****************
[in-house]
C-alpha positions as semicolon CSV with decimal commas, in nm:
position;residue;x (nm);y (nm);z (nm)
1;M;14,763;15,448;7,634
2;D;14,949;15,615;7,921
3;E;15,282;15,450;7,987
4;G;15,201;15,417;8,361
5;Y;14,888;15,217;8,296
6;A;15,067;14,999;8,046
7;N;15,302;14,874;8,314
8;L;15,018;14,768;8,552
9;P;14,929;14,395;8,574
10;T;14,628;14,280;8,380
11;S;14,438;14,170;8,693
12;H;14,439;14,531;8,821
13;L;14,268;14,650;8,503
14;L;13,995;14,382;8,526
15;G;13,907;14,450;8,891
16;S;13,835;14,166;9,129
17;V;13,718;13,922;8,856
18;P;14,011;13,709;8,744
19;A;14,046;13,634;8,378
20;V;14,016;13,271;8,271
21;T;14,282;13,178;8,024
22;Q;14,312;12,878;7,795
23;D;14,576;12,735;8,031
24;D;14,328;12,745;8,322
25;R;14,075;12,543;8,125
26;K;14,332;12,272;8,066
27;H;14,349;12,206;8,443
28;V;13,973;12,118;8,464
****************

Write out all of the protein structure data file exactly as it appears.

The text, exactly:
[in-house]
C-alpha positions as semicolon CSV with decimal commas, in nm:
position;residue;x (nm);y (nm);z (nm)
1;M;14,763;15,448;7,634
2;D;14,949;15,615;7,921
3;E;15,282;15,450;7,987
4;G;15,201;15,417;8,361
5;Y;14,888;15,217;8,296
6;A;15,067;14,999;8,046
7;N;15,302;14,874;8,314
8;L;15,018;14,768;8,552
9;P;14,929;14,395;8,574
10;T;14,628;14,280;8,380
11;S;14,438;14,170;8,693
12;H;14,439;14,531;8,821
13;L;14,268;14,650;8,503
14;L;13,995;14,382;8,526
15;G;13,907;14,450;8,891
16;S;13,835;14,166;9,129
17;V;13,718;13,922;8,856
18;P;14,011;13,709;8,744
19;A;14,046;13,634;8,378
20;V;14,016;13,271;8,271
21;T;14,282;13,178;8,024
22;Q;14,312;12,878;7,795
23;D;14,576;12,735;8,031
24;D;14,328;12,745;8,322
25;R;14,075;12,543;8,125
26;K;14,332;12,272;8,066
27;H;14,349;12,206;8,443
28;V;13,973;12,118;8,464